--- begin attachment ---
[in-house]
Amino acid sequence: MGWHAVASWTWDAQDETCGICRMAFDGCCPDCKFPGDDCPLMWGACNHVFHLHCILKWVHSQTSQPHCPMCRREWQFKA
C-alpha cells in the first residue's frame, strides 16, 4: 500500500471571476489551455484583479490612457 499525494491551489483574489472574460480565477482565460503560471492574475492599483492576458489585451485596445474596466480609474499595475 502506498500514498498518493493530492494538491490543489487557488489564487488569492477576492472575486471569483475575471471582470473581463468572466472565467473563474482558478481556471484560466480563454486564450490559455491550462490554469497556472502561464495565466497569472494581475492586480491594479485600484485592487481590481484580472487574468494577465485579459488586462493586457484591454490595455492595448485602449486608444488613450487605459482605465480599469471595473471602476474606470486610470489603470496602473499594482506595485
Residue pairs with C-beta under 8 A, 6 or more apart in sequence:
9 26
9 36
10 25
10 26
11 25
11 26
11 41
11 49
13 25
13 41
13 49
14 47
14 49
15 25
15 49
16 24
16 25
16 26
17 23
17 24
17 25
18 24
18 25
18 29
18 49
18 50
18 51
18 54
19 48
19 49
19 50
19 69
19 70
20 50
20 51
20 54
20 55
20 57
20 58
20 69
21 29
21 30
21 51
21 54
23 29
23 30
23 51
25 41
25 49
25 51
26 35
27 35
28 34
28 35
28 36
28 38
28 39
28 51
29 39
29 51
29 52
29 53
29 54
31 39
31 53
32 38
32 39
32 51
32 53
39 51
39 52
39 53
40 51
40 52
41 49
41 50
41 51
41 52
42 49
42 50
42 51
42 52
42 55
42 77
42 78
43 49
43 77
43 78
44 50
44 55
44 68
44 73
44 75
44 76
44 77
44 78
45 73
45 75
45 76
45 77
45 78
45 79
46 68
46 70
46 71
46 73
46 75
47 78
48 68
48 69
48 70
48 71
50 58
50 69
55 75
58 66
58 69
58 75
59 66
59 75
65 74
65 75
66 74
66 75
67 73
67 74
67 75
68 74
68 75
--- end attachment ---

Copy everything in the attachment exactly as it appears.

[in-house]
Amino acid sequence: MGWHAVASWTWDAQDETCGICRMAFDGCCPDCKFPGDDCPLMWGACNHVFHLHCILKWVHSQTSQPHCPMCRREWQFKA
C-alpha cells in the first residue's frame, strides 16, 4: 500500500471571476489551455484583479490612457 499525494491551489483574489472574460480565477482565460503560471492574475492599483492576458489585451485596445474596466480609474499595475 502506498500514498498518493493530492494538491490543489487557488489564487488569492477576492472575486471569483475575471471582470473581463468572466472565467473563474482558478481556471484560466480563454486564450490559455491550462490554469497556472502561464495565466497569472494581475492586480491594479485600484485592487481590481484580472487574468494577465485579459488586462493586457484591454490595455492595448485602449486608444488613450487605459482605465480599469471595473471602476474606470486610470489603470496602473499594482506595485
Residue pairs with C-beta under 8 A, 6 or more apart in sequence:
9 26
9 36
10 25
10 26
11 25
11 26
11 41
11 49
13 25
13 41
13 49
14 47
14 49
15 25
15 49
16 24
16 25
16 26
17 23
17 24
17 25
18 24
18 25
18 29
18 49
18 50
18 51
18 54
19 48
19 49
19 50
19 69
19 70
20 50
20 51
20 54
20 55
20 57
20 58
20 69
21 29
21 30
21 51
21 54
23 29
23 30
23 51
25 41
25 49
25 51
26 35
27 35
28 34
28 35
28 36
28 38
28 39
28 51
29 39
29 51
29 52
29 53
29 54
31 39
31 53
32 38
32 39
32 51
32 53
39 51
39 52
39 53
40 51
40 52
41 49
41 50
41 51
41 52
42 49
42 50
42 51
42 52
42 55
42 77
42 78
43 49
43 77
43 78
44 50
44 55
44 68
44 73
44 75
44 76
44 77
44 78
45 73
45 75
45 76
45 77
45 78
45 79
46 68
46 70
46 71
46 73
46 75
47 78
48 68
48 69
48 70
48 71
50 58
50 69
55 75
58 66
58 69
58 75
59 66
59 75
65 74
65 75
66 74
66 75
67 73
67 74
67 75
68 74
68 75